On 15th February 2018 (100 days from the launch of this campaign) I will embark on the learning adventure of a lifetime. From hundreds of applicants worldwide, I was selected as one of 80 women in science to join Homeward Bound 2018 - a groundbreaking leadership, strategy and science initiative for women, set against the backdrop of Antarctica.
Mother Nature needs her daughters!
The biggest scientific and political challenge of our time is climate change. We are running out of time to act, and many of us are frustrated by the continuing inaction of our leaders.
All around the world, women are underrepresented in scientific and political leadership positions. Only 17 % of Australia's STEM (science, technology, engineering & maths) professors are women, and just 32 % of our parliamentarians are female.
Research consistently shows that diverse groups make better decisions, not only because of an influx of new ideas, but because diversity triggers a more careful consideration of the available information.
We need to get more female science and policy experts to the decision-making tables. But current strategies aren't working: change has been incredibly slow. The approach we need is Homeward Bound.
Homeward Bound is a year-long leadership development program specifically for women with a science background. It incorporates:
- Monthly online seminars in the lead-up to the voyage
- Three week voyage around the Antarctic Peninsula, led by Greg Mortimer OAM
- 12 days of state-of-the-art leadership, strategic, science and visibility training during the voyage
- Cutting-edge science program delivered by leading Australian academics
By elevating each participant’s leadership capabilities, thoroughly educating the team on the science of what is happening to our planet and refining participants’ skills to design and execute strategy, the program will enable women with a science background to lead, influence and contribute to policy and decision making as it informs the future of our planet.
- Regions of Antarctica are currently showing amongst the fastest responses to climate change seen anywhere on the planet.
- The study of Antarctica and the Southern Ocean, and their roles in the climate system, provides critical insights into the influence of human activities on global-scale change.
- Antarctica is symbolic of the struggle for equity faced by female scientists: US women were banned from working in Antarctica until 1969, and until 1987 women were still effectively barred from using British Antarctic bases and logistics.
I've always wanted to make a positive difference to the world. A career in science has enabled me to do that - I got my PhD in Ocean and Earth Science in 2012, and I now conduct research focussing on cleaning up land and water that is contaminated with heavy metals. I want my research to benefit as many people as possible, and the Homeward Bound program will equip me with strategies to increase the impact and visibility of my work to ensure that it brings real solutions to affected communities.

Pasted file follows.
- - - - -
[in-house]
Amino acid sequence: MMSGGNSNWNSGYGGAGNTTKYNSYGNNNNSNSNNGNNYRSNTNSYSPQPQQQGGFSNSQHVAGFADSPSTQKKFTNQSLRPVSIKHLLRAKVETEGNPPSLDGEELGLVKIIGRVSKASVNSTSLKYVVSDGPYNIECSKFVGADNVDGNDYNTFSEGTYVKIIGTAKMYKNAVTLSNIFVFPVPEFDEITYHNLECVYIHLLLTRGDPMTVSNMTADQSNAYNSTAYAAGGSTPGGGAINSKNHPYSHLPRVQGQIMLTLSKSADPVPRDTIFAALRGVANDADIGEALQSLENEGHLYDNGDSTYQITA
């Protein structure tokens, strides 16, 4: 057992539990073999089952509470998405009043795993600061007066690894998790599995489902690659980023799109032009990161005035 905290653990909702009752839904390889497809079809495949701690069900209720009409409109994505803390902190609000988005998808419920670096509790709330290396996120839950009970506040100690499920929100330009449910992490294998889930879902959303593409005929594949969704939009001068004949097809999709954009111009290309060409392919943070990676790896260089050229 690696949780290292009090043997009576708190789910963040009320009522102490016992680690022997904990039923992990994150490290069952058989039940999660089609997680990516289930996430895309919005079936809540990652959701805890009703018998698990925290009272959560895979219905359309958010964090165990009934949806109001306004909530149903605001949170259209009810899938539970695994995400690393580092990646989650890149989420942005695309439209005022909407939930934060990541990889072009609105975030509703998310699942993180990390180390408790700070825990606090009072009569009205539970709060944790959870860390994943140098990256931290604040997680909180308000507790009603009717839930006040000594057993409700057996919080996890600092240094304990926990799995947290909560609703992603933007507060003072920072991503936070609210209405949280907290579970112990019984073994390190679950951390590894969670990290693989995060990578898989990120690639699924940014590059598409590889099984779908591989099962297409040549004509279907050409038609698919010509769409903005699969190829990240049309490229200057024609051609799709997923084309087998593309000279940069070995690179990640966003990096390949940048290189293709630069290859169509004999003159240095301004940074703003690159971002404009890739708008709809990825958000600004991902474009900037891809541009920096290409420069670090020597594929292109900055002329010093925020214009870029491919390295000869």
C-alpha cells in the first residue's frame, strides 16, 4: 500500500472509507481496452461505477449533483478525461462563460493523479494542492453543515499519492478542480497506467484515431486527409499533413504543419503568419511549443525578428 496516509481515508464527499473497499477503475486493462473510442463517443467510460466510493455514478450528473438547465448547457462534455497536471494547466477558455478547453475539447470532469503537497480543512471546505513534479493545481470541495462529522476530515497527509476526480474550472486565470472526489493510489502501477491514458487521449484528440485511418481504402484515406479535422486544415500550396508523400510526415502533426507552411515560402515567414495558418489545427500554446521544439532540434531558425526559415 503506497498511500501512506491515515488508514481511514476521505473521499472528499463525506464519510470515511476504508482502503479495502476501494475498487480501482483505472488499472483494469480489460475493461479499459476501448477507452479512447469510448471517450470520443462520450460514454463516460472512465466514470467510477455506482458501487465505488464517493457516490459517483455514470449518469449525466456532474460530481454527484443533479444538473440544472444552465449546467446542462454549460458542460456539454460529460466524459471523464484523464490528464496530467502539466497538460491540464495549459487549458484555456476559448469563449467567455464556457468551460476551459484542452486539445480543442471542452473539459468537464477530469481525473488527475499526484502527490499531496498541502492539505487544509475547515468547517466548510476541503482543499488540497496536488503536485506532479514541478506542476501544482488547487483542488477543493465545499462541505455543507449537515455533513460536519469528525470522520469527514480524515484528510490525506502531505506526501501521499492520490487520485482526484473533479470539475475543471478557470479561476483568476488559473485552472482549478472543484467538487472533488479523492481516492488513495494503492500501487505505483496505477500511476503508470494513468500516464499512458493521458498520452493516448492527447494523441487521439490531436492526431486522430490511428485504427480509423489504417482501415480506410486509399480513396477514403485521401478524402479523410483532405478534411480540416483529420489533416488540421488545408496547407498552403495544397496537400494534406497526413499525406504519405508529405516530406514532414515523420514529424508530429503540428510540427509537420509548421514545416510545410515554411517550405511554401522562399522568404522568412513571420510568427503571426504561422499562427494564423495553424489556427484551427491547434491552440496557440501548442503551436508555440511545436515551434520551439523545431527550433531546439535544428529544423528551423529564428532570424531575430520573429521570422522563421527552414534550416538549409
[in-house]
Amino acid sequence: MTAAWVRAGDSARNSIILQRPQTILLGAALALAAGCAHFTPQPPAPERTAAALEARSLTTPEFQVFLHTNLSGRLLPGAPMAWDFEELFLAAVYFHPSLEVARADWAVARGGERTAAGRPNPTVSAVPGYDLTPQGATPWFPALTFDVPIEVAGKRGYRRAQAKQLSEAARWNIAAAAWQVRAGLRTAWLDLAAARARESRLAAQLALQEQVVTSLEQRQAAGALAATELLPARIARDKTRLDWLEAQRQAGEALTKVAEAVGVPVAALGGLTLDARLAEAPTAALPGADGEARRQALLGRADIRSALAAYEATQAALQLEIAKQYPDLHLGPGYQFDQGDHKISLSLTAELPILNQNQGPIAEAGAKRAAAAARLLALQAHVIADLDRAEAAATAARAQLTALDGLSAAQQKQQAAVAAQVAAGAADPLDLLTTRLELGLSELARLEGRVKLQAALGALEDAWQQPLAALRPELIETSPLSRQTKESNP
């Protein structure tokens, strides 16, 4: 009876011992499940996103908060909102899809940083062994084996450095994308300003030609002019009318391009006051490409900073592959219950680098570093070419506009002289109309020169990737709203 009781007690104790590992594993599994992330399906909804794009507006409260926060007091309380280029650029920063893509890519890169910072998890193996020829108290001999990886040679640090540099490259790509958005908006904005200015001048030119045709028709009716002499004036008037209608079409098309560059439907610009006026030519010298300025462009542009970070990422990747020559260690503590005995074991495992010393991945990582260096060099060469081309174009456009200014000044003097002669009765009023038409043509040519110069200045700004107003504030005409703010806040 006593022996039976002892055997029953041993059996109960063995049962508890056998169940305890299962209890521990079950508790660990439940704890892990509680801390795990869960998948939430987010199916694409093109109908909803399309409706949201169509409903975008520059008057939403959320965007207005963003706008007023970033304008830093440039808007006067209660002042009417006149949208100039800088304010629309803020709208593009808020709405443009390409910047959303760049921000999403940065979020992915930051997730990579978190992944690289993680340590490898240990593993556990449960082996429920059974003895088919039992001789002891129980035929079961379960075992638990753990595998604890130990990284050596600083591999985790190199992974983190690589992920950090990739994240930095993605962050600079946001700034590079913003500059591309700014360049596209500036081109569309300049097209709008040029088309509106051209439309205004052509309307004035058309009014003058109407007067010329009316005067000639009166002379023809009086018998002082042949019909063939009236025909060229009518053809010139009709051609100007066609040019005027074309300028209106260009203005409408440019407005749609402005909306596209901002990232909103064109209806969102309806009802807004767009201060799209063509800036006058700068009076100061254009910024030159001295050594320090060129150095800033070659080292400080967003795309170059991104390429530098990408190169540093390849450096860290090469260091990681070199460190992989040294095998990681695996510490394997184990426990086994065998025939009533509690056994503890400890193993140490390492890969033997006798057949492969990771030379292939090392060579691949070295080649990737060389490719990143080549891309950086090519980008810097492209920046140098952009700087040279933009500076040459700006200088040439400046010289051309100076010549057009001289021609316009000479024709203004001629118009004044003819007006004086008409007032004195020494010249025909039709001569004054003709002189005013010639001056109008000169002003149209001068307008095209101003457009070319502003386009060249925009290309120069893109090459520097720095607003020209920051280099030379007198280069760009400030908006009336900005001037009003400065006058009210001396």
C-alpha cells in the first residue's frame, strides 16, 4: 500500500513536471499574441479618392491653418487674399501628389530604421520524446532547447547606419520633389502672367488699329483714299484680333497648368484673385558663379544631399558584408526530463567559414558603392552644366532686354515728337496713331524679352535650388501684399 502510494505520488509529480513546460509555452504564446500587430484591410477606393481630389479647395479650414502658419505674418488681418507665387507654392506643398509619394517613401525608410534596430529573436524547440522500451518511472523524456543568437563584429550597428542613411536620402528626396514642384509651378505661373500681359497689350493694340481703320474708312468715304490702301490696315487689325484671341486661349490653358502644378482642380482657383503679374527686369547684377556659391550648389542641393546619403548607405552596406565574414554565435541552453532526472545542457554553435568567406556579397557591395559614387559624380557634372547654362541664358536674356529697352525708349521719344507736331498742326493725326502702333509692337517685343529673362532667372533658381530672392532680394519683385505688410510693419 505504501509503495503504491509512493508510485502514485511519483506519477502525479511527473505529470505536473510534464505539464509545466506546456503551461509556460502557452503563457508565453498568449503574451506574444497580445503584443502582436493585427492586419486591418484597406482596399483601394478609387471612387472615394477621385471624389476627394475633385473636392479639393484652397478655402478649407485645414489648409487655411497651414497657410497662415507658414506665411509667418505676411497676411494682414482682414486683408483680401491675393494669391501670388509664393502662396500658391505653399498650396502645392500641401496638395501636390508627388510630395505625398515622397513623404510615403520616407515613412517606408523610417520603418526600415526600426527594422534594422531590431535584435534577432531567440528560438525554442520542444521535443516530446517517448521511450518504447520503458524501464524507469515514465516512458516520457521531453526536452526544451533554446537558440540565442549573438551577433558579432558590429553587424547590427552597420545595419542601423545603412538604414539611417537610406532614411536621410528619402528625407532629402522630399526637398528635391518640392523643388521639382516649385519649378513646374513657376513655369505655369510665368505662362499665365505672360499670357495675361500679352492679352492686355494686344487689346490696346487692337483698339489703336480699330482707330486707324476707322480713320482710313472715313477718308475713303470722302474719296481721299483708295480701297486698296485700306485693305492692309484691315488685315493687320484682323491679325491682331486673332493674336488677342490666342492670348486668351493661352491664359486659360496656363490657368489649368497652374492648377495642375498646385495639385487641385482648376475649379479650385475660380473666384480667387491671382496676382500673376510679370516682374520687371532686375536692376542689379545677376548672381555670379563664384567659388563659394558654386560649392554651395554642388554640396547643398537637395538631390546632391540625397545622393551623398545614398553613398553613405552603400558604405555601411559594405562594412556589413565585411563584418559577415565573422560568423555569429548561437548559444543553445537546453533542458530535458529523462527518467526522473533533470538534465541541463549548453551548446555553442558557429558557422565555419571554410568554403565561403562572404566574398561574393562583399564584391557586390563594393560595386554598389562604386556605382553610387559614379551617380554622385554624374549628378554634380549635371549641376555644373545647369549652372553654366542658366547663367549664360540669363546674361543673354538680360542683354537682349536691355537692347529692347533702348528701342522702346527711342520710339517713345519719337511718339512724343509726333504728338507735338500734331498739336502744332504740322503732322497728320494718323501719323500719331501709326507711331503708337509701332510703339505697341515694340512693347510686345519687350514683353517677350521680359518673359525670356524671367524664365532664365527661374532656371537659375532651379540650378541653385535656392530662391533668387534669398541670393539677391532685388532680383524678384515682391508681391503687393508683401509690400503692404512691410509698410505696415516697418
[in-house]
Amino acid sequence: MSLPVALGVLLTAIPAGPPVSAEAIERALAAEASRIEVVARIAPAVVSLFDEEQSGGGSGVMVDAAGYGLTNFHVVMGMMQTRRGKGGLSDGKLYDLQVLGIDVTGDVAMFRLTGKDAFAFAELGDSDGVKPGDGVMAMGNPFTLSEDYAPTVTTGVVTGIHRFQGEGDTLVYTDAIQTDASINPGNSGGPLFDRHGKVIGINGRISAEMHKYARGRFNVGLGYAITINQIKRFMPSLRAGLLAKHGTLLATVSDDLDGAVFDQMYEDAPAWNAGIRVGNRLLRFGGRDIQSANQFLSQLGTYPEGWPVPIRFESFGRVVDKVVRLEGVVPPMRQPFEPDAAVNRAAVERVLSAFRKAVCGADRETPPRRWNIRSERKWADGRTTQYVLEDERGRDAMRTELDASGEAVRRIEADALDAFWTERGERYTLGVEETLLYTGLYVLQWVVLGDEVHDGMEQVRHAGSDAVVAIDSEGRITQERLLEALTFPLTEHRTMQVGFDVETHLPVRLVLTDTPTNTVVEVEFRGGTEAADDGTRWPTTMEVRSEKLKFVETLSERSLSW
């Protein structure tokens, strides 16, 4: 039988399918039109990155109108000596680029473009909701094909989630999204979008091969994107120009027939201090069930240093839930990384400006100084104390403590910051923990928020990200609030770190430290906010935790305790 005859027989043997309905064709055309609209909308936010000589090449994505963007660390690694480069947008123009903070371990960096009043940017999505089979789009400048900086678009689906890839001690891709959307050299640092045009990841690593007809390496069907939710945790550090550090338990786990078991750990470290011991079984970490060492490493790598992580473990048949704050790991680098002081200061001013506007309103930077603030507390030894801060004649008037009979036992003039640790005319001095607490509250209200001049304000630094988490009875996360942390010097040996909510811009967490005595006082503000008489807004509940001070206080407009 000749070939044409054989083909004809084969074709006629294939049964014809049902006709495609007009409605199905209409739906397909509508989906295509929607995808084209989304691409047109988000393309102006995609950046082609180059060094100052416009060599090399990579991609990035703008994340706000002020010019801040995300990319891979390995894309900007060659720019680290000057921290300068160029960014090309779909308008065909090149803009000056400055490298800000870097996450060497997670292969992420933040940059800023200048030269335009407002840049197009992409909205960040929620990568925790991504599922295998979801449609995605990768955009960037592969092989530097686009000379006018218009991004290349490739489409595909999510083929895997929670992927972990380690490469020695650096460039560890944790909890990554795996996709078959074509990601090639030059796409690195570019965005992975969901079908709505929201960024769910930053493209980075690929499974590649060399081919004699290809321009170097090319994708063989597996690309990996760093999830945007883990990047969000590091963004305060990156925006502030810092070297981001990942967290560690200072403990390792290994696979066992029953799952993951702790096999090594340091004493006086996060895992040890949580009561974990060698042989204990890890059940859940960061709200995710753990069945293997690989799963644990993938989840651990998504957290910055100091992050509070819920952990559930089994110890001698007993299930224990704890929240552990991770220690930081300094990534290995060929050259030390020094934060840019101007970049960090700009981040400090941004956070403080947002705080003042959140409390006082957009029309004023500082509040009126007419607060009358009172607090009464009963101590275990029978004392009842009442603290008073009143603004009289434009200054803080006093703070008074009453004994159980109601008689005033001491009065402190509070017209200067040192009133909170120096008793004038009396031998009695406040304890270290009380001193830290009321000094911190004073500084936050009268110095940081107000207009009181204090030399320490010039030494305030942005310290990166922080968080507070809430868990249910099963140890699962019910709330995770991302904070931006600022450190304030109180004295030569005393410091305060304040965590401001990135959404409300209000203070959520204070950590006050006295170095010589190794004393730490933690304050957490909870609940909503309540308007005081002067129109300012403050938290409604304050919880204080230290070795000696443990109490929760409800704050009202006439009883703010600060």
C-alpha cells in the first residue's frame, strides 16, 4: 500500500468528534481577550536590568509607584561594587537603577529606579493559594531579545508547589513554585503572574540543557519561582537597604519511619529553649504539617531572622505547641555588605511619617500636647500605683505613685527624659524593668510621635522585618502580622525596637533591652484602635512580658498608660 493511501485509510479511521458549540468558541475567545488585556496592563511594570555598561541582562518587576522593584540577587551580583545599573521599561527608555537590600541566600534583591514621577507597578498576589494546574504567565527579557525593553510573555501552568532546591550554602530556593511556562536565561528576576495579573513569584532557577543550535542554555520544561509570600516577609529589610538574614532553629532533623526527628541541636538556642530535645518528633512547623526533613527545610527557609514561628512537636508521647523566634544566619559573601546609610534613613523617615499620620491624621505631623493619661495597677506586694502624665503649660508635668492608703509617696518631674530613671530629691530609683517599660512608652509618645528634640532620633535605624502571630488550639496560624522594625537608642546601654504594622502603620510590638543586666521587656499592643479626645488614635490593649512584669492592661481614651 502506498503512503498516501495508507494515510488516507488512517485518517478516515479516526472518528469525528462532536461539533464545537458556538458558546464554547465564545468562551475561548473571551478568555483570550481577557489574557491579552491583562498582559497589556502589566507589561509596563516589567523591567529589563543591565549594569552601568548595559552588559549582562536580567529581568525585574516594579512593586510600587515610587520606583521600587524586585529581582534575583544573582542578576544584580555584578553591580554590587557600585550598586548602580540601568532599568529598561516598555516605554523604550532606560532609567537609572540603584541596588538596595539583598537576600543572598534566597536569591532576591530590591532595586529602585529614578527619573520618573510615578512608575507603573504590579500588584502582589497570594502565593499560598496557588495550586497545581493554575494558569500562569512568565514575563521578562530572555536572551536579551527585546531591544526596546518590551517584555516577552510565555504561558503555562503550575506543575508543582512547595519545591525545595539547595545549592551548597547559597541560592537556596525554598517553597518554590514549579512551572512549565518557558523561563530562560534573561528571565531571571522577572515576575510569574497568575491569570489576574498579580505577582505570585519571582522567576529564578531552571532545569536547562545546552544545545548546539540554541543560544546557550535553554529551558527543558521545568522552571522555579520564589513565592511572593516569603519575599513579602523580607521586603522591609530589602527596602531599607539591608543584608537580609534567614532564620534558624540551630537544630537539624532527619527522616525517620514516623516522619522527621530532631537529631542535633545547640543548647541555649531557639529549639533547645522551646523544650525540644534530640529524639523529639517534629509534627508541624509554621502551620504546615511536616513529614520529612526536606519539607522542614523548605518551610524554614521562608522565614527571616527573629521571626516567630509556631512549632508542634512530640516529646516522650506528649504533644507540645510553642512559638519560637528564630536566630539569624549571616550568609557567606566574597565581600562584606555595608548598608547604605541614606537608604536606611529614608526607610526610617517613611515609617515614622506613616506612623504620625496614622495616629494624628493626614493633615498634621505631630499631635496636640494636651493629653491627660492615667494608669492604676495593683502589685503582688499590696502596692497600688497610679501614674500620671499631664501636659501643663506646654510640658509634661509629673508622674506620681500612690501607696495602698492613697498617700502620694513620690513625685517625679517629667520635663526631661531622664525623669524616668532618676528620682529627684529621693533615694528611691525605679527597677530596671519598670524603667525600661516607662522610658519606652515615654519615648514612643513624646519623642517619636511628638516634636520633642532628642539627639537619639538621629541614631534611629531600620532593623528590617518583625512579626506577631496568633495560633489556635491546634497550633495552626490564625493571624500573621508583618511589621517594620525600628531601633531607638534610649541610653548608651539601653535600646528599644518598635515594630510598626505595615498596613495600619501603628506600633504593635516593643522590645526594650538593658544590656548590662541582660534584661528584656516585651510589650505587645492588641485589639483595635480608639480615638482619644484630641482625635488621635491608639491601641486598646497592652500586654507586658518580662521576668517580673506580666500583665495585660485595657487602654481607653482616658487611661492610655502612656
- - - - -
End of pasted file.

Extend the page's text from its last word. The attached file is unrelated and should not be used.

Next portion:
I'm also a proud advocate for women in STEM, and strive to be a positive role model for young girls who are interested in science. I firmly believe that children "won't be what the can't see", and the skills that I'll learn from Homeward Bound will help me to reach positions of influence within my field and inspire the next generation of female scientists to do the same.
How you can help
The total value of the program is AUD$34,500 per person. You can see a breakdown of those costs here. Homeward Bound has secured $14,500 of in-kind contributions to bring the cost down to $20,000. Another $5,000 is needed for travel to Argentina (where our voyage commences) and for equipment and clothing I'll need in Antarctica.
Through a lot of hard work, I've self-funded over AUD$15,000 of the costs to take part in the program. I've also raised $2,500 in university sponsorship. I need your help to raise the remaining $7,500 to take part in this incredible initiative. You can help by donating, but also by sharing my campaign amongst your networks and raising awareness of the Homeward Bound cause.
If I raise more than the $7,500 I need, I will donate the remainder to the Homeward Bound scholarship fund, which enables women who may have economic, political or other significant obstacles to participate in the program.
Check out the perks you'll receive if you support me >>>>
Follow my journey:
In the press:
Sydney Morning Herald - Homeward Bound: Women of science on Antarctic mission to save the planet
Deakin Invenio - Antarctic program builds women science leaders
Jersey Evening Post - Geochemist heads to Antarctica
BBC Radio Jersey - Good morning Jersey (from 1:50:00)
Lismore Echo - Women of science mix it with polar opposites
Discover SCU - Dr Ellen Moon selected for Homeward Bound
SCU Research Review 2017 - Not all scientists wear white coats (p54)